This goes into my category of stupid CSS3 tricks. I think at some point I was playing with animations and timing, and I thought that the coolest and most useless CSS3 thing I could come up with is a pendulum. Warning, it only works in Google Chrome.
Show a geek you love her with a heart made lovingly with CSS
I’m in a CSS mailing list and this morning, Vince over at Ghodmode Development shared a fun little experiment showing that an em isn’t an “m” in CSS. I, along with others, more or less responded with “d’uh”. We’ve seen this phenomenon for years and didn’t totally understand the purpose. In fact, I attempted to
My absolute favorite HTML5 attribute is “contenteditable”. It makes the contents of the element editable. It’s an incredibly simple feature that has tons of potential for your website.In fact, I’ve already seen it paired with localStorage or Web SQL APIs to capture data and create browser-side interactivity.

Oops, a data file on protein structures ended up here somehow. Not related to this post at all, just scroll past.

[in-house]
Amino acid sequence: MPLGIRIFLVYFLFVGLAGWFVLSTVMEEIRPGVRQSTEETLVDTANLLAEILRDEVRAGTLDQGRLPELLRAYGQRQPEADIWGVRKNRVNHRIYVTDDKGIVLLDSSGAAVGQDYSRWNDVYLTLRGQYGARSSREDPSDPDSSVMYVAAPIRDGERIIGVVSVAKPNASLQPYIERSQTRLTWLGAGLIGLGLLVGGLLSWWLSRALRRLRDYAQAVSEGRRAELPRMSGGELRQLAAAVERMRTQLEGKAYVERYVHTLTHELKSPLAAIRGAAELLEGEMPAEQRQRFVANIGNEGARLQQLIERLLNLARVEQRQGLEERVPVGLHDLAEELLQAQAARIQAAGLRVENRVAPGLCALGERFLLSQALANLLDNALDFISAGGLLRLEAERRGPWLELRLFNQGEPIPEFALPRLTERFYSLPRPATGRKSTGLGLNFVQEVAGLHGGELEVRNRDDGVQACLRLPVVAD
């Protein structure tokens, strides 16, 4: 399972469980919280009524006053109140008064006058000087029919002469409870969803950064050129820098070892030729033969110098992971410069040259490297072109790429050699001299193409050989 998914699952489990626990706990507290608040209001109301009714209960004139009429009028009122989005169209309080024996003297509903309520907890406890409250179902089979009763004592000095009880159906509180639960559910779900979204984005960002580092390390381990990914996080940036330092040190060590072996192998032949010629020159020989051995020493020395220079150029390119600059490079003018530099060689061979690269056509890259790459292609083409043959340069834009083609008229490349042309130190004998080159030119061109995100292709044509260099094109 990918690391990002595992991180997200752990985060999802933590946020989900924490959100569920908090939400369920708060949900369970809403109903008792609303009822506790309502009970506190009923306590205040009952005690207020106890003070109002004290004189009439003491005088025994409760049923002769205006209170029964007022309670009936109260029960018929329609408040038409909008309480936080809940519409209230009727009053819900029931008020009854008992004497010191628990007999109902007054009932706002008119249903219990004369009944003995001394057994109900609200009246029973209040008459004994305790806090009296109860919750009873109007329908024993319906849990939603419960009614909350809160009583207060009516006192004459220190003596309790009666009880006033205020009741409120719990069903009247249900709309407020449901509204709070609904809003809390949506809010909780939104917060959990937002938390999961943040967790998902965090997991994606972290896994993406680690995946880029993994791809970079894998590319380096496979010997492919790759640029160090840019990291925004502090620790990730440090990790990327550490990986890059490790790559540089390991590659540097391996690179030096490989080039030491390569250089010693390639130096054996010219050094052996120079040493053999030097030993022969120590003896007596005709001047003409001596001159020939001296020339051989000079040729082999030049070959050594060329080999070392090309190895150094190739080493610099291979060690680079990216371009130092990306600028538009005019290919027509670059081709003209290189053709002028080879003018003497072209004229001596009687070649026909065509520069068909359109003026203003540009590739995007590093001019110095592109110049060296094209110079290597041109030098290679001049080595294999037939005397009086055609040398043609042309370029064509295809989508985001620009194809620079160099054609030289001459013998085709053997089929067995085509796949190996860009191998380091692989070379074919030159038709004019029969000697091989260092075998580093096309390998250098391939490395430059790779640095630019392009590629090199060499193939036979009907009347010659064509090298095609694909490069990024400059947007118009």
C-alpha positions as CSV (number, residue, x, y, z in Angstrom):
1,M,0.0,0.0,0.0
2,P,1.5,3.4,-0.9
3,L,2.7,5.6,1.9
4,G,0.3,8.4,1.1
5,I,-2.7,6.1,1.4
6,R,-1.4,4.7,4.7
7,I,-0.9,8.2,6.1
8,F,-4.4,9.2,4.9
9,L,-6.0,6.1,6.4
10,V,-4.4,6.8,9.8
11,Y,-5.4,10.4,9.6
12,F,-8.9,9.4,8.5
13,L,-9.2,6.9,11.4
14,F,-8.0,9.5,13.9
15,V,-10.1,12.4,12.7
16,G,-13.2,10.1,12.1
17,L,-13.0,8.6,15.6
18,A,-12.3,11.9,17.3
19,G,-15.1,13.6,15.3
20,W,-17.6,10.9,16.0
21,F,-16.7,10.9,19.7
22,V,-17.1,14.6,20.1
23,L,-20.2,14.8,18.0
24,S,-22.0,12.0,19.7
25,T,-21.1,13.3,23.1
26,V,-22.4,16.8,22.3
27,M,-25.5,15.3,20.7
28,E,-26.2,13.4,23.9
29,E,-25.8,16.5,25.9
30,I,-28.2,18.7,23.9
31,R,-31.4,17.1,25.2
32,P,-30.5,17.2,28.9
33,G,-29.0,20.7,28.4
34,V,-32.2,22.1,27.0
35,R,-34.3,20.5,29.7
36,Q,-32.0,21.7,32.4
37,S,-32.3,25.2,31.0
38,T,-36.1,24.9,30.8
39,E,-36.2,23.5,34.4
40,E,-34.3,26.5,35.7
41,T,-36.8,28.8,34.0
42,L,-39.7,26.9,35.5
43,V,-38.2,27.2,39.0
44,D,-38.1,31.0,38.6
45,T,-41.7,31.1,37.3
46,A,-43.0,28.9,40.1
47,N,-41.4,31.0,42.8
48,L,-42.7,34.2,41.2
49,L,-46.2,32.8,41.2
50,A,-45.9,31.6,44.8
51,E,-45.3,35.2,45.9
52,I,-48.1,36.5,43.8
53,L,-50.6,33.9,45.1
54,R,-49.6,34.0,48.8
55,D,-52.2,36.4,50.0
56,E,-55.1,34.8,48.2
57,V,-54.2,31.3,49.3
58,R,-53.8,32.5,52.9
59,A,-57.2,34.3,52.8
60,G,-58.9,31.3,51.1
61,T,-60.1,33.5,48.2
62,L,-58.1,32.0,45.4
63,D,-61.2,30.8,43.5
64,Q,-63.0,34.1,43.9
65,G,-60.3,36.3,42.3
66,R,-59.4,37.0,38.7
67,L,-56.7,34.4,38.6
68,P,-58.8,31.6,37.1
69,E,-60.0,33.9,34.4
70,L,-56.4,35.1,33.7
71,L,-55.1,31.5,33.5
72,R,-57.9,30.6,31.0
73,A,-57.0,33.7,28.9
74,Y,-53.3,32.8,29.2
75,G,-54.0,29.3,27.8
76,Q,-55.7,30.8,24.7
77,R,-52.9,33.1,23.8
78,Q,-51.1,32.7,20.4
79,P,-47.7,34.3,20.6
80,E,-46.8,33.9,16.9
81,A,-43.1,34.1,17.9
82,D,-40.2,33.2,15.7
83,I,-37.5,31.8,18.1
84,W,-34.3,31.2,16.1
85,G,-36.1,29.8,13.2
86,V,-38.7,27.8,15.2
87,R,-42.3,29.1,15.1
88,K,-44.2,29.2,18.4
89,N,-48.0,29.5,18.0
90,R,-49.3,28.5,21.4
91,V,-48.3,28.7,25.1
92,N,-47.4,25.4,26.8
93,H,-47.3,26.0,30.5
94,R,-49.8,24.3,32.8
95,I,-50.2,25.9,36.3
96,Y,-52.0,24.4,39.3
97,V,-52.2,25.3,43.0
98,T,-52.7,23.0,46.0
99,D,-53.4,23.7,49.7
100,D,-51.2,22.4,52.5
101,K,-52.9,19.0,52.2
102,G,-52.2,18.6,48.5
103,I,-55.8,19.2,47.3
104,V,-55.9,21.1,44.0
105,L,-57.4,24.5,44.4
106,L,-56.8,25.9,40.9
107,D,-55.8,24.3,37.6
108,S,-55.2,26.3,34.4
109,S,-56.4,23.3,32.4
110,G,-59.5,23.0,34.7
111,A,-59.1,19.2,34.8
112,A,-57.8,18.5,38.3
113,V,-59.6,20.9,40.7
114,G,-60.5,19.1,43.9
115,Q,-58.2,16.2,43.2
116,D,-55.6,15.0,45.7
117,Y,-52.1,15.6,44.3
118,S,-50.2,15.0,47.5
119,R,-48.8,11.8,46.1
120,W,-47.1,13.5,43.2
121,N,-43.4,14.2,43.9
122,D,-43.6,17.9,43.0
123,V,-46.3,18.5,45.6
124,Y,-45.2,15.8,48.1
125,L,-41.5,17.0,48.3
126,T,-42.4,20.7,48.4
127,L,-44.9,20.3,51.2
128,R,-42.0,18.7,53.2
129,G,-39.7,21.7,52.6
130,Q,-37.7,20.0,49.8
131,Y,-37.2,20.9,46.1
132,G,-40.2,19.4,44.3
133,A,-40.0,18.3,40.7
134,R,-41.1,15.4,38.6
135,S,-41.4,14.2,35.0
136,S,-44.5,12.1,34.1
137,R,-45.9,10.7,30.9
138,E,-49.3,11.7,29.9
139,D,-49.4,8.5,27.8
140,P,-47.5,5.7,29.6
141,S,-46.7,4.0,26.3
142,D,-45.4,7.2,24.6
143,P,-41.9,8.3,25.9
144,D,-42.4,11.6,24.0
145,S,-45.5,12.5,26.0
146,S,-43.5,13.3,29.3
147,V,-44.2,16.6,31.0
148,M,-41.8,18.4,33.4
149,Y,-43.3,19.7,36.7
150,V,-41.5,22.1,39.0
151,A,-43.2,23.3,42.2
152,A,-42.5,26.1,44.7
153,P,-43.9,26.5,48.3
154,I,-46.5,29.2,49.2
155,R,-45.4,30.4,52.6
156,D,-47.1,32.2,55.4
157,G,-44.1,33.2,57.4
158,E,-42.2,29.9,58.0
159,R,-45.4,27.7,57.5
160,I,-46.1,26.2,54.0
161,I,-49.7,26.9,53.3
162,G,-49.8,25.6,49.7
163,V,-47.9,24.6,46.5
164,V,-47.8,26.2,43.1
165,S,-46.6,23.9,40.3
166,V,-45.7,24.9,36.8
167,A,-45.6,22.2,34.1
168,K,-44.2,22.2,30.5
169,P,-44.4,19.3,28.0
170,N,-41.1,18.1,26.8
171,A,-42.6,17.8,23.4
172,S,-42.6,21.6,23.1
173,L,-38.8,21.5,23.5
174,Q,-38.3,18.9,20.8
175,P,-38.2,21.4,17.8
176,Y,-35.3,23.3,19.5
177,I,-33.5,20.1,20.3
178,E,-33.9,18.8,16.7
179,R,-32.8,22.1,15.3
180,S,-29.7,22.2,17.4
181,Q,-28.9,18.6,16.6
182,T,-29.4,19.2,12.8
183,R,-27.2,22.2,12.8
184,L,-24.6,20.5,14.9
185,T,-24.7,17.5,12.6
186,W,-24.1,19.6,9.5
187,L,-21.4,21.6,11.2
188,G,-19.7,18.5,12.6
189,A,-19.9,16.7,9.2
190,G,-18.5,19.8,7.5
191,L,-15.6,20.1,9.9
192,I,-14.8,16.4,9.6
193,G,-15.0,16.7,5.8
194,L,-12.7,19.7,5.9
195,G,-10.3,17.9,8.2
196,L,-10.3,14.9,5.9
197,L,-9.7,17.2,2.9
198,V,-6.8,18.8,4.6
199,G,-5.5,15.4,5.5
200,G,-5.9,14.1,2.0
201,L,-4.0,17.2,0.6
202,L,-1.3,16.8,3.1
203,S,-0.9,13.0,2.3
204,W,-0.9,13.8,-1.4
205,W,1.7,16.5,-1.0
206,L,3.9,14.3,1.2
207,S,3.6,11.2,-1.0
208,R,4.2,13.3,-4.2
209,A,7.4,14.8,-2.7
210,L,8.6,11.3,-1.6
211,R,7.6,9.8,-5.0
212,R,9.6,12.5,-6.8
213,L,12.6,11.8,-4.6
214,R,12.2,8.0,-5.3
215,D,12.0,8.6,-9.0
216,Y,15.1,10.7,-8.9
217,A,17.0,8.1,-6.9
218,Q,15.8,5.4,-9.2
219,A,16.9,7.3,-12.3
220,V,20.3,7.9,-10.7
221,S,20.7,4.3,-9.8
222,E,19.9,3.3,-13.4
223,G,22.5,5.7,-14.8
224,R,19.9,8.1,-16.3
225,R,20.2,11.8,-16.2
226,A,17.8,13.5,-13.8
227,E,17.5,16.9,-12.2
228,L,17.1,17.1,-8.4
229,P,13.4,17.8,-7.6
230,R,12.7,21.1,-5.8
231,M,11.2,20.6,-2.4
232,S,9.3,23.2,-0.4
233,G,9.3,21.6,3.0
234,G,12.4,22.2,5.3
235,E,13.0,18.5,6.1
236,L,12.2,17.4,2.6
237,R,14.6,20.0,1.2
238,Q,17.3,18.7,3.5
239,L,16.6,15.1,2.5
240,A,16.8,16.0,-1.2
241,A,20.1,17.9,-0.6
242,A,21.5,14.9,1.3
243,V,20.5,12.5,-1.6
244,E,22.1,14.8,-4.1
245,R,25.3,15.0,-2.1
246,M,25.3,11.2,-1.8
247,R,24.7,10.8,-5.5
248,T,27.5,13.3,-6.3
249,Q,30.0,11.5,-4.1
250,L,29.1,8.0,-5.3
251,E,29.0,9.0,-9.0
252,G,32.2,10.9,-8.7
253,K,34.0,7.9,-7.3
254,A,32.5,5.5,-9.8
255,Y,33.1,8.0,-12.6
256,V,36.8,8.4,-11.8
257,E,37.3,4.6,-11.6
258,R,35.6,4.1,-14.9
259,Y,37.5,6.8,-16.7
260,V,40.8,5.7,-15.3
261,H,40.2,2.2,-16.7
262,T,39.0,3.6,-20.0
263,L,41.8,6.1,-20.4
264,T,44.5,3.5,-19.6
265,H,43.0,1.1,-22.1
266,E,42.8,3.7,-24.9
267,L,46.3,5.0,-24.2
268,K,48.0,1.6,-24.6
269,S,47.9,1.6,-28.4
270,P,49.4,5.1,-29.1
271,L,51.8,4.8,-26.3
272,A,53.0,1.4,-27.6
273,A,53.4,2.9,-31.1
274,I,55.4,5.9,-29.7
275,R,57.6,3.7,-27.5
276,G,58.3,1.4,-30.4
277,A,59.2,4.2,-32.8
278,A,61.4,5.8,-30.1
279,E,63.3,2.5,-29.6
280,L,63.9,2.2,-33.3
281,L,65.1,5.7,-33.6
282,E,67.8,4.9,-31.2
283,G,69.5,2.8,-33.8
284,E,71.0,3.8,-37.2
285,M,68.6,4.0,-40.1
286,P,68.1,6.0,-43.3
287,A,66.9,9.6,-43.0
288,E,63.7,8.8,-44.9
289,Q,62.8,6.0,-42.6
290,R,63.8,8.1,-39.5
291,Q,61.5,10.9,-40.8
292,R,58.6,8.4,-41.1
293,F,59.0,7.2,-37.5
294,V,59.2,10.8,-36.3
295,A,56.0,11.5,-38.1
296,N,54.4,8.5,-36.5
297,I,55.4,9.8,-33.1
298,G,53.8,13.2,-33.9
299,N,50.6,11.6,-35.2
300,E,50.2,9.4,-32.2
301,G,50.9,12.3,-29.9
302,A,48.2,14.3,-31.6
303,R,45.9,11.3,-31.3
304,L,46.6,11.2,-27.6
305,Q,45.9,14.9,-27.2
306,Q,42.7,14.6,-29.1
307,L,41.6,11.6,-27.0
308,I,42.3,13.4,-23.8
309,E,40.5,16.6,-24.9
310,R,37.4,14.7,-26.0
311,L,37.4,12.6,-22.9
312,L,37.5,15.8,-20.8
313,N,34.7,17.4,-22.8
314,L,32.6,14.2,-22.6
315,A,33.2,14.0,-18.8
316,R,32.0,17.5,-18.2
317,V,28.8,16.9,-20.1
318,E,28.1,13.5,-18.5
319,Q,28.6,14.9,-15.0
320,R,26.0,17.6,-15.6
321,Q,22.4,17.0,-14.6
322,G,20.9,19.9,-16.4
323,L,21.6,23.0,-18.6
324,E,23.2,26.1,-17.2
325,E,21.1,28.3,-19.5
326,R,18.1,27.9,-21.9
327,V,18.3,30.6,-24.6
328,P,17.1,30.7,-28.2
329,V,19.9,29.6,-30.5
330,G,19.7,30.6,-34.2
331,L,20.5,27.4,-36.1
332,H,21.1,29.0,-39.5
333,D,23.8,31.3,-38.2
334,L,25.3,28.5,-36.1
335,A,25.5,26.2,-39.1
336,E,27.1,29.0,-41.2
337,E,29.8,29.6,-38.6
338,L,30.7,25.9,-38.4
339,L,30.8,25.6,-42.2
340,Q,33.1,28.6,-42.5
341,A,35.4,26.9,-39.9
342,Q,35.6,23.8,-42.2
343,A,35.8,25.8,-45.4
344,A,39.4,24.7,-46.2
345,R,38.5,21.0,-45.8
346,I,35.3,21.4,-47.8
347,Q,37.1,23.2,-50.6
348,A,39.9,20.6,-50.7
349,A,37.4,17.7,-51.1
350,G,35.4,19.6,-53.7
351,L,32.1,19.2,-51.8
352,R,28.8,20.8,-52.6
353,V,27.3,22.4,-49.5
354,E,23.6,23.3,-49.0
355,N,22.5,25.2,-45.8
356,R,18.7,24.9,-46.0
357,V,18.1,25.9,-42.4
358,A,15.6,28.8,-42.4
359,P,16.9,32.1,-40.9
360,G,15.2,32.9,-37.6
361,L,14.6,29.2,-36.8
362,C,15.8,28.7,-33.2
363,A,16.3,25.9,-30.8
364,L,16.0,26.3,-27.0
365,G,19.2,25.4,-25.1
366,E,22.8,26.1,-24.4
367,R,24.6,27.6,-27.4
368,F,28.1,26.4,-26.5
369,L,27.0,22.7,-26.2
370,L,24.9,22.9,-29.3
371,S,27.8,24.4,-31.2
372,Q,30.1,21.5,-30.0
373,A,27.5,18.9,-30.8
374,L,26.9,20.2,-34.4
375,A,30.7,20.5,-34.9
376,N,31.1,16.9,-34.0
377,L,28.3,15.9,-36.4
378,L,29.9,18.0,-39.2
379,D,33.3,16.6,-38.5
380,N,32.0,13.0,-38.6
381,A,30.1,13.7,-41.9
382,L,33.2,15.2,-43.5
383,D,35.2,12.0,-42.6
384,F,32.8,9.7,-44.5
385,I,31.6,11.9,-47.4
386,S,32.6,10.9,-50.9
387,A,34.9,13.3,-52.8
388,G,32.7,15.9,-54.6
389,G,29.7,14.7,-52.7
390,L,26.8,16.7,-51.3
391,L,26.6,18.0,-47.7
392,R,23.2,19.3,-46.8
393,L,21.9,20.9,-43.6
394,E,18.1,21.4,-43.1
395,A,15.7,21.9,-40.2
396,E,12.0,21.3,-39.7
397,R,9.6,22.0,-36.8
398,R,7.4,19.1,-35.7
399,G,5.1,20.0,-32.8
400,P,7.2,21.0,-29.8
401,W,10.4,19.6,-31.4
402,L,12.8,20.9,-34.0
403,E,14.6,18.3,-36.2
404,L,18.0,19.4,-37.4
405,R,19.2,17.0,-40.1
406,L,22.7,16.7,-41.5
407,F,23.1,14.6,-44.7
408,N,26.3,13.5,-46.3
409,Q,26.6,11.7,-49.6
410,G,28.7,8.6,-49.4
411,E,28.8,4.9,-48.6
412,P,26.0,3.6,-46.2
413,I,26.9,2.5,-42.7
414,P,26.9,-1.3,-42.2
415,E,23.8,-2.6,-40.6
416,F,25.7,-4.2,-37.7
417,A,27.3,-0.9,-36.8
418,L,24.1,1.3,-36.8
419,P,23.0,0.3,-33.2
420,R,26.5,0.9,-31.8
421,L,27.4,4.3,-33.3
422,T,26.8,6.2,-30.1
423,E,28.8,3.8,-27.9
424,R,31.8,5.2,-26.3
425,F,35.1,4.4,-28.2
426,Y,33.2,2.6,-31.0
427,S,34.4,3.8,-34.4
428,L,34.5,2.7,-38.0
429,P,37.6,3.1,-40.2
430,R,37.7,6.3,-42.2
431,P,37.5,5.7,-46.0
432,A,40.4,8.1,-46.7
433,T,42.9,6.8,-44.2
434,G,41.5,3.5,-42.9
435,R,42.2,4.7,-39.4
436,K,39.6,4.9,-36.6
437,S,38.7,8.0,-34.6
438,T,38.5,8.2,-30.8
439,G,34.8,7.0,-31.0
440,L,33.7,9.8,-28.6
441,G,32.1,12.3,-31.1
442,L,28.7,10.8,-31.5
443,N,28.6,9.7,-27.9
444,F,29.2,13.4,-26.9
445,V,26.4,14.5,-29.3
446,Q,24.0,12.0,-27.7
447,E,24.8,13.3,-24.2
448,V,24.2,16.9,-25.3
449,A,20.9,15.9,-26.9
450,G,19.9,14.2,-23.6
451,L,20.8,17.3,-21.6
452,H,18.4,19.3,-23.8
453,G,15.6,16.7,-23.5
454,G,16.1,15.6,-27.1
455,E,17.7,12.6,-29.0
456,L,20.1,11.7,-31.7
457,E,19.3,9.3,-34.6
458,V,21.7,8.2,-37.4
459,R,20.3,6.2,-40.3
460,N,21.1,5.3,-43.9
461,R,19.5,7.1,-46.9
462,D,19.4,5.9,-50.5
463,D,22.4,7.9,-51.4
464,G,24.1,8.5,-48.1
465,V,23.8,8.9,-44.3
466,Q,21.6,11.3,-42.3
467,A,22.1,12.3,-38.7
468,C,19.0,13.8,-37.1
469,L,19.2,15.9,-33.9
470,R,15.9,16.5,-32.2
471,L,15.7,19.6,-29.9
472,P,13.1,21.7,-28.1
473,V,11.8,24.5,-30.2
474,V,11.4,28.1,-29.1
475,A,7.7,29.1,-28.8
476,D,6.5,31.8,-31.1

So in a follow-up to my post on layering the feedback with CSS, I’ve created a simple starting point with styling our forms: a form feedback boiler plate.
Feedback Matters Long gone are the days where all we did was stare at a website and absorb content. We fill out contact forms, buy stuff, hold chat sessions, Tweet this and unlike that. These website interactions become more complex as they slowly get better at mirroring real-world interactions. One of the steps in mirroring